When he was just twelve years old, the pious child, Rajmund Kolbe (born in Zduńska Wola, Poland, a subject of the Russian Empire) had a vision of the Blessed Virgin Mary, which he later described to his Franciscan Superiors thusly:
That night, I asked the Mother of God what was to become of me, a Child of Faith. Then she came to me holding two crowns, one white, the other red. She asked me if I was willing to accept either of these crowns. The white one meant that I should persevere in purity, and the red that I should become a martyr. I said that I would accept them both.
It is fitting that we today anticipate Saturday’s Feast of the Assumption of Mary by remembering a saint whose devotion to the Blessed Mother informed and inspired a heroic life lived energetically—and subversively—for Christ. Just last weekend, we remembered and honored the great Carmelite philosopher and saint Edith Stein, who was killed at Auschwitz, and today we remember another highly educated twentieth-century martyr, the great Franciscan friar (and philosopher, theologian, astro-physicist, and publisher) Rajmund Kolbe—in religion, Maximilian Mary Kolbe.
Maximilian Kolbe was a Polish priest who died as prisoner 16770 in Auschwitz, on August 14, 1941. When a prisoner escaped from the camp, the Nazis selected 10 others to be killed by starvation in reprisal for the escape. One of the 10 selected to die, Franciszek Gajowniczek, began to cry: My wife! My children! I will never see them again! At this Maximilian Kolbe stepped forward and asked to die in his place. His request was granted.
In fact, what Kolbe said was, “I am a Catholic priest. Let me take his place. I am old. He has a wife and children.”
A Catholic priest! How could evil refuse such an offer? Gajowniczek was spared. The prisoner Kolbe was instead taken.
He is greatly remembered for his self-sacrifice in Auschwitz—and there is so much greatness to read of, from the testimony of eye-witnesses. Here is Bruno Borgowiec, a Pole assigned to serve the starvation bunker:
The ten condemned to death went through terrible days. From the underground cell in which they were shut up there continually arose the echo of prayers and canticles. The man in-charge of emptying the buckets of urine found them always empty. Thirst drove the prisoners to drink the contents. Since they had grown very weak, prayers were now only whispered. At every inspection, when almost all the others were now lying on the floor, Father Kolbe was seen kneeling or standing in the centre as he looked cheerfully in the face of the SS men.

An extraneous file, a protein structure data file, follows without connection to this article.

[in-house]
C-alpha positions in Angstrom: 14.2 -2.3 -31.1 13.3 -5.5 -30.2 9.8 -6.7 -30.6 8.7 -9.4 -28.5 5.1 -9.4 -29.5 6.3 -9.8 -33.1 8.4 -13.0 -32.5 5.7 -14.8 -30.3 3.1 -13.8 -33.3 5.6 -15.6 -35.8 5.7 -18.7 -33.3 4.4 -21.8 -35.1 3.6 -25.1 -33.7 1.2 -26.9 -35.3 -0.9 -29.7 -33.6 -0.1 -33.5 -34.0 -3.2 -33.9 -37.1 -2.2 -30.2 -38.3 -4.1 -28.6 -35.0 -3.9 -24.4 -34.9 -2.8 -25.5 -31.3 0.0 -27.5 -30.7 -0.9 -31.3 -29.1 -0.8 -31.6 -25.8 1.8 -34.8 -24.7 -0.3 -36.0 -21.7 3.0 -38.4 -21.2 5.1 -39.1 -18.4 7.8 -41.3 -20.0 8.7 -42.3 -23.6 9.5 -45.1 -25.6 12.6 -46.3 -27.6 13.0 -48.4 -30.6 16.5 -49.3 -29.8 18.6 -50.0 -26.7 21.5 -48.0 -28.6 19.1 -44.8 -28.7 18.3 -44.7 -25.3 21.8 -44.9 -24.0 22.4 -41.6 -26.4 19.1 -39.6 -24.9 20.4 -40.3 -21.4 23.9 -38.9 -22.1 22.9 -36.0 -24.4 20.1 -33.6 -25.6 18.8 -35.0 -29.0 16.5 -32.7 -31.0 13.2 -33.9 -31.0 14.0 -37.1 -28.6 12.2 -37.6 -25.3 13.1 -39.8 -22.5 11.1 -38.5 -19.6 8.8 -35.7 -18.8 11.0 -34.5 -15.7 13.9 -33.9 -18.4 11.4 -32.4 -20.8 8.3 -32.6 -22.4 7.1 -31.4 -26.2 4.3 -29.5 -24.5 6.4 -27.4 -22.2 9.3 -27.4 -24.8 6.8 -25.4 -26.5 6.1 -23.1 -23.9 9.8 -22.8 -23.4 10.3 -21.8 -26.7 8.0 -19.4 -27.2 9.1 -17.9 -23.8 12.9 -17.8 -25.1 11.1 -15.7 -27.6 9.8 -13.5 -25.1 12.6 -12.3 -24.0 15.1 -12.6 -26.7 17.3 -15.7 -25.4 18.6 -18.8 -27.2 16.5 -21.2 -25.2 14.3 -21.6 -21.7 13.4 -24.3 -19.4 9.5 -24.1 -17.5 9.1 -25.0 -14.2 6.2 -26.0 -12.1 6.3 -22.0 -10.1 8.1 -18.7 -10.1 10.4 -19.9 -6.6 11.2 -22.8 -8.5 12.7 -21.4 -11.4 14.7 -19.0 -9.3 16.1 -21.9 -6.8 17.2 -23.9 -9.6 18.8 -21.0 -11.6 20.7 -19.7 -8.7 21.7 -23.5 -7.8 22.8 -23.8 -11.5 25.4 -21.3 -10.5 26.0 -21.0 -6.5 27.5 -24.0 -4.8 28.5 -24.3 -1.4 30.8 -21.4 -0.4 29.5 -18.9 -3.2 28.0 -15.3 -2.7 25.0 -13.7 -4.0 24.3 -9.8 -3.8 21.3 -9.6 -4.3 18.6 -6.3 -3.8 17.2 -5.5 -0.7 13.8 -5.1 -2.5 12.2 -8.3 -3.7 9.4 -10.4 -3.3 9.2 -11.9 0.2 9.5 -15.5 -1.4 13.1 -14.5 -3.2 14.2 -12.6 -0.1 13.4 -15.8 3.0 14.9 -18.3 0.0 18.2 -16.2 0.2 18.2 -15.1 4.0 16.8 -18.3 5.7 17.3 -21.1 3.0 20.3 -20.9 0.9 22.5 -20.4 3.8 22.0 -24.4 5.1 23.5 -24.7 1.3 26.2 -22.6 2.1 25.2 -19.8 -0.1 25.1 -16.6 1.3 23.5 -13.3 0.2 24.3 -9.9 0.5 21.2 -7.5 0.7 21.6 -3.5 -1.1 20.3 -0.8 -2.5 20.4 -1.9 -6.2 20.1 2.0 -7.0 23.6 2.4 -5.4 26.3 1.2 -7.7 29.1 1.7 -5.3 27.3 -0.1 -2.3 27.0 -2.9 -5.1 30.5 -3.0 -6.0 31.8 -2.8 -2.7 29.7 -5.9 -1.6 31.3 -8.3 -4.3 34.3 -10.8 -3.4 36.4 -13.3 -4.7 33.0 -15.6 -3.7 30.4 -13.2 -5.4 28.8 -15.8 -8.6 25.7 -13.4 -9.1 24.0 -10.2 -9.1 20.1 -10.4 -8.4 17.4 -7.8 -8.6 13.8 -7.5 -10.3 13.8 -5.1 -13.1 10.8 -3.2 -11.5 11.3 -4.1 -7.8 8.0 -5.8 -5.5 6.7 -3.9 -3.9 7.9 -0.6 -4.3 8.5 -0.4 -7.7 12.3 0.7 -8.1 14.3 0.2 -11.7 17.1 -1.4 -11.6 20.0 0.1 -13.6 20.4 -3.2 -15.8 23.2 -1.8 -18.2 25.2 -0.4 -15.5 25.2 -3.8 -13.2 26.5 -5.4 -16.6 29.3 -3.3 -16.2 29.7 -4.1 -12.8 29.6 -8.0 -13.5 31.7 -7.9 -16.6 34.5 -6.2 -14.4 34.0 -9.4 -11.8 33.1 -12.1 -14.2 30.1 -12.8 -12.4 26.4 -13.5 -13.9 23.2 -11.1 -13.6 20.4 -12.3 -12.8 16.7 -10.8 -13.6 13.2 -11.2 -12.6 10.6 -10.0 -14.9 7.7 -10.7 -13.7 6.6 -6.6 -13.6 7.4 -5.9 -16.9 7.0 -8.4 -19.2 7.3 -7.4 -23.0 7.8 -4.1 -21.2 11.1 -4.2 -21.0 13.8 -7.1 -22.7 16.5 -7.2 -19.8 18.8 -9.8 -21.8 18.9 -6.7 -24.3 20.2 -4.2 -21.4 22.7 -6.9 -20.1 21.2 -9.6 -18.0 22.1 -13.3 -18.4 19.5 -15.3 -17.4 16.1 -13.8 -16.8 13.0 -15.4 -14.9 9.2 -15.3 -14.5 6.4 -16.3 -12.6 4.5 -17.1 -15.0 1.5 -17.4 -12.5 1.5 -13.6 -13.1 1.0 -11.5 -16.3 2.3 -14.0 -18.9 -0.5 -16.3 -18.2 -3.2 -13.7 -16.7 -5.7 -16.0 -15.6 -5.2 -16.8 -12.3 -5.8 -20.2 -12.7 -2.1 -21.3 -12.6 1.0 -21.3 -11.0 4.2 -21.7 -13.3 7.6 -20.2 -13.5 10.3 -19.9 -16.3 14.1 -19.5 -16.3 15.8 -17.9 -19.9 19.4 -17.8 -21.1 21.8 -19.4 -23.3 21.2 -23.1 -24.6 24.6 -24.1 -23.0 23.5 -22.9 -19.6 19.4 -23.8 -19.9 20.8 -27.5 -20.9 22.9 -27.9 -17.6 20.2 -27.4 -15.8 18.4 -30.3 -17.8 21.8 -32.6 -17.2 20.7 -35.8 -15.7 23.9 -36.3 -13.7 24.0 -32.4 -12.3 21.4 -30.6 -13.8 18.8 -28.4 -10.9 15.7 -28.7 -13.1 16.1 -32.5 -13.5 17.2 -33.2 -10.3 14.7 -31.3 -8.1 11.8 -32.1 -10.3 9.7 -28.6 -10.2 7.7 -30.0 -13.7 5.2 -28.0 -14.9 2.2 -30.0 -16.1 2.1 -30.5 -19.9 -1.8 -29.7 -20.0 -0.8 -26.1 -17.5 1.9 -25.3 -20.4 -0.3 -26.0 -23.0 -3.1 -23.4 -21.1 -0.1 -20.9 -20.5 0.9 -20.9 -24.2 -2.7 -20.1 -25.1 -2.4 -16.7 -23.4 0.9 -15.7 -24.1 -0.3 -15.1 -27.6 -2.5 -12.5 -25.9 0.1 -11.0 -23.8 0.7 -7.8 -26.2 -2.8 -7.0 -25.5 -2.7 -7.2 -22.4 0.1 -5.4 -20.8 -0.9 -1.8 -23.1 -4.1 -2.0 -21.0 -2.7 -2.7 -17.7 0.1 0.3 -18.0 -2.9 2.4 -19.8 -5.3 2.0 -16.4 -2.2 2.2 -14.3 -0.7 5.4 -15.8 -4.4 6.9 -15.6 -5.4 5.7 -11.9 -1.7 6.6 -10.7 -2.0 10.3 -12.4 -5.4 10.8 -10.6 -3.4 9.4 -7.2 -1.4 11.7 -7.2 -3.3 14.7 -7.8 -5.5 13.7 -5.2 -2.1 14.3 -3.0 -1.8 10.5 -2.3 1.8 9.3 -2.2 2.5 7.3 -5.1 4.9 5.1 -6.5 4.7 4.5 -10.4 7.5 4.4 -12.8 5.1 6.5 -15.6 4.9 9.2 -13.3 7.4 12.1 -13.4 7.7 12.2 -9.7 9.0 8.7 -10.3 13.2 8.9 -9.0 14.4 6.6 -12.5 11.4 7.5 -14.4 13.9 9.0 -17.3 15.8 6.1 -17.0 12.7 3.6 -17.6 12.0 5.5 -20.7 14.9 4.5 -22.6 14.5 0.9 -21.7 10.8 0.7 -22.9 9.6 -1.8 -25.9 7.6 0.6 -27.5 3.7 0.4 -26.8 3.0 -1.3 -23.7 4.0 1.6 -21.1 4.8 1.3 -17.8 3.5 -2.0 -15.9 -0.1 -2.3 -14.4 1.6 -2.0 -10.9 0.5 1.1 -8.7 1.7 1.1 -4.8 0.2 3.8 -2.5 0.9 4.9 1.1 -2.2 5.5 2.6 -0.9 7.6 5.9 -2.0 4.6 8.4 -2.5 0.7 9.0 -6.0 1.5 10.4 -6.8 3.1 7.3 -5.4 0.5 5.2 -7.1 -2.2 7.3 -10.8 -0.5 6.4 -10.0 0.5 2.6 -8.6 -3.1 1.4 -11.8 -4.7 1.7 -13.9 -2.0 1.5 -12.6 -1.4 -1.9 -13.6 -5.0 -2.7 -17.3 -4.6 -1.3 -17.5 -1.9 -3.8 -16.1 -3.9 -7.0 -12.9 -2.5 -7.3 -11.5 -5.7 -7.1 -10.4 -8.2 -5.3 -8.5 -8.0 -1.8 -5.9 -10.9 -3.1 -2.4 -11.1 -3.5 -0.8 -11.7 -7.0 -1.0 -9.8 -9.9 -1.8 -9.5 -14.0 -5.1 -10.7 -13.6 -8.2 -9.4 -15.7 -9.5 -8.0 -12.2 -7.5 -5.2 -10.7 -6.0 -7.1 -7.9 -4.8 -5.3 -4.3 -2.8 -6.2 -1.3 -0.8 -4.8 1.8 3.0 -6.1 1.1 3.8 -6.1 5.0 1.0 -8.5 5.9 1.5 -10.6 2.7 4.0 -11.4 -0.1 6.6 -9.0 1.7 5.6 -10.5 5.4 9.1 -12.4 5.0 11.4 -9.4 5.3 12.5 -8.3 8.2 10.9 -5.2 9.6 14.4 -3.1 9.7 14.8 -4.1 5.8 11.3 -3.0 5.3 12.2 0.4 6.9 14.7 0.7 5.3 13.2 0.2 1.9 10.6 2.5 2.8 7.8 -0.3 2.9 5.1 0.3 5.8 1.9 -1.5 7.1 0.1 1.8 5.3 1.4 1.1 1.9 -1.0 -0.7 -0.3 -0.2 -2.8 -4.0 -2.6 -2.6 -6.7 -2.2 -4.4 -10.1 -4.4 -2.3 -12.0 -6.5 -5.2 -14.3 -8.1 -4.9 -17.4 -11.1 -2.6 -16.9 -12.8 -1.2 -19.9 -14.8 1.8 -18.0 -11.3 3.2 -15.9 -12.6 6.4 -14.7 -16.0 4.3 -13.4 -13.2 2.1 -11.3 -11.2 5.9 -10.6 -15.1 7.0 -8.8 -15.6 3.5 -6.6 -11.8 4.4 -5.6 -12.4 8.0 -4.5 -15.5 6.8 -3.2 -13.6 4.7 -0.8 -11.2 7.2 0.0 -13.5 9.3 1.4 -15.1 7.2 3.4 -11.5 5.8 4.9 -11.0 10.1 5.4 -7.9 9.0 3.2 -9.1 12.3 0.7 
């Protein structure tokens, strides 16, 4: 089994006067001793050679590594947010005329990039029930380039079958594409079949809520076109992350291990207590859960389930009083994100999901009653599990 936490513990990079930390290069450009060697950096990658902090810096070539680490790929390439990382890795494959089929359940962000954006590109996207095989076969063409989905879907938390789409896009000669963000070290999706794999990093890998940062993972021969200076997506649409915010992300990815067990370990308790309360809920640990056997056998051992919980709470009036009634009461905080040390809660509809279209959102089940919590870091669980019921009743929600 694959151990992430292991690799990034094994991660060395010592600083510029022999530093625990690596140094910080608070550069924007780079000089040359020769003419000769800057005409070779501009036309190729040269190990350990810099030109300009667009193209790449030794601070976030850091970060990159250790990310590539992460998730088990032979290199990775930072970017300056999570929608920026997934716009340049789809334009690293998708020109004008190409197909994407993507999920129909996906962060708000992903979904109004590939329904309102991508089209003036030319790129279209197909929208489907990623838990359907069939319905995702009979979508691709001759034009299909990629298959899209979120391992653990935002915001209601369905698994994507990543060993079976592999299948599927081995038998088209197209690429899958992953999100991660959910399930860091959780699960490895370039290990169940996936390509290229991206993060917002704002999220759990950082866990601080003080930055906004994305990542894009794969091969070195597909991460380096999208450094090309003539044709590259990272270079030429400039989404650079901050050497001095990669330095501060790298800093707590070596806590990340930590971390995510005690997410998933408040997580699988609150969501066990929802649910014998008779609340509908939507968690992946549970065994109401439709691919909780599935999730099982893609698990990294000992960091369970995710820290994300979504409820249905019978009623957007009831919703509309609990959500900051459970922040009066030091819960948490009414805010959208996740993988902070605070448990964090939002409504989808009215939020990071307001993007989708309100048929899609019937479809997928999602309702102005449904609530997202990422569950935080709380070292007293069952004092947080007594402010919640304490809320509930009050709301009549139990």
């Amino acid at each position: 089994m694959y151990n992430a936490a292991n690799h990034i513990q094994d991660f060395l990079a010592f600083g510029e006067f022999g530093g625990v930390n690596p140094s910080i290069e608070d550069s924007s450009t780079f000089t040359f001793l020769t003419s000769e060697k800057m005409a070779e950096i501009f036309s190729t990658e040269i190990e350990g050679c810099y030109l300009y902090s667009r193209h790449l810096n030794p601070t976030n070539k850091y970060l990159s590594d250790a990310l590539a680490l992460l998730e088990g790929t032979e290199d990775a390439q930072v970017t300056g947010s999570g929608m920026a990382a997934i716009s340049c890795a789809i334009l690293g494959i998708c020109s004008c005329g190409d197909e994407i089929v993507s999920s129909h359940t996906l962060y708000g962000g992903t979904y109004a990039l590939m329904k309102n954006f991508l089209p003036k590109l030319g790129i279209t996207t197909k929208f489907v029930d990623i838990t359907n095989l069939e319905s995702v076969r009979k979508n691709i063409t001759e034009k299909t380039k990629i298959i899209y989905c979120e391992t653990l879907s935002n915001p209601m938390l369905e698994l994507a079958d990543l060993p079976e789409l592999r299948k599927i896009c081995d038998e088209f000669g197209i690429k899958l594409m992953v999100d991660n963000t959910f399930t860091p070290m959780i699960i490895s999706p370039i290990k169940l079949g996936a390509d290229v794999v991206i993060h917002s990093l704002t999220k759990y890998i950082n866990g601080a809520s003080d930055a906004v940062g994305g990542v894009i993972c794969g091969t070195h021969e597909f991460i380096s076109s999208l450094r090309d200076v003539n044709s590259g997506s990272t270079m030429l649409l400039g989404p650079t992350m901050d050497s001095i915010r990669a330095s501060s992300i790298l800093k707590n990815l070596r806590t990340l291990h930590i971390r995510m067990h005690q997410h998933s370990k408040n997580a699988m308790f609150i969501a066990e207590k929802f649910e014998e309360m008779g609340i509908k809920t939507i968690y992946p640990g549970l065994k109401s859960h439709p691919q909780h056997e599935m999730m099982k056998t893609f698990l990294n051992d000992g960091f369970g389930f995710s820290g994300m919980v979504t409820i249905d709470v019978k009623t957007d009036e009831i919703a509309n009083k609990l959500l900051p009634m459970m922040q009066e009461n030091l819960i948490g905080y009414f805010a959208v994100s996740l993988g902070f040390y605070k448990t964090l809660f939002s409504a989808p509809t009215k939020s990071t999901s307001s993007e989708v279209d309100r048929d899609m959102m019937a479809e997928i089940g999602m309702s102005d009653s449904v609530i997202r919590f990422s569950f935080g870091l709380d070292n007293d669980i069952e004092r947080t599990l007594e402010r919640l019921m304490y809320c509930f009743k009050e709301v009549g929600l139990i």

Father Kolbe never asked for anything and did not complain, rather he encouraged the others, saying that the fugitive might be found and then they would all be freed. One of the SS guards remarked: this priest is really a great man. We have never seen anyone like him.
Two weeks passed in this way. Meanwhile one after another they died, until only Father Kolbe was left. This the authorities felt was too long. The cell was needed for new victims. So one day they brought in the head of the sick-quarters, a German named Bock, who gave Father Kolbe an injection of carbolic acid in the vein of his left arm. Father Kolbe, with a prayer on his lips, himself gave his arm to the executioner. “Unable to watch this I left under the pretext of work to be done. Immediately after the SS men had left I returned to the cell, where I found Father Kolbe leaning in a sitting position against the back wall with his eyes open and his head drooping sideways. His face was calm and radiant.”
Another survivor, Jerzy Bielecki, called Kolbe’s action “a shock filled with hope, bringing new life and strength. . . . It was like a powerful shaft of light in the darkness of the camp.”
Imagine someone saying that about you, about your faith and how willing you were to put your life behind it—to be the subversive, counterintuitive conduit of light amid great darkness.
One subject, one prisoner, that totalitarians in any age cannot defeat is the spiritually subversive—those who understand that whatever may be wrought against the body, the spirit made free in faith cannot be tamed. It will, instead, slip through the bars of containment, evade the clubbing of an authoritarian bully, because the person of faith’s great weapon of prayer cannot be boxed away, or stored among possessions, or limited, or rendered ineffectual.
The prayer of a person of faith is the weapon of a true subversive, and Maximilian Kolbe was nothing if not that.
He’d been arrested, in part, for hiding and assisting Jews—two thousand of them. Subversive. He consented to being thrown into a hole and starved to death; he asks for nothing, makes no anticipated pleas. Subversive. He remains cordial and relies wholly on hymns and prayers and psalms and canticles. There is such untouchable power in all of that. Subversive—and victorious.
The worldly call faith “stupid” and mock it. That’s why the worldly will ultimately lose, whatever the battle. No war is ever won by those who discount the weapons available to whom they would repress.
I have an image of Kolbe set before me. Every time I see his good, open face, I feel him asking me, “And what small thing—what small, subversive thing—have you done today, Elizabeth, to counter the empty illusions of the world and advance the kingdom of heaven?”
St. Maximilian Kolbe, ora pro nobis.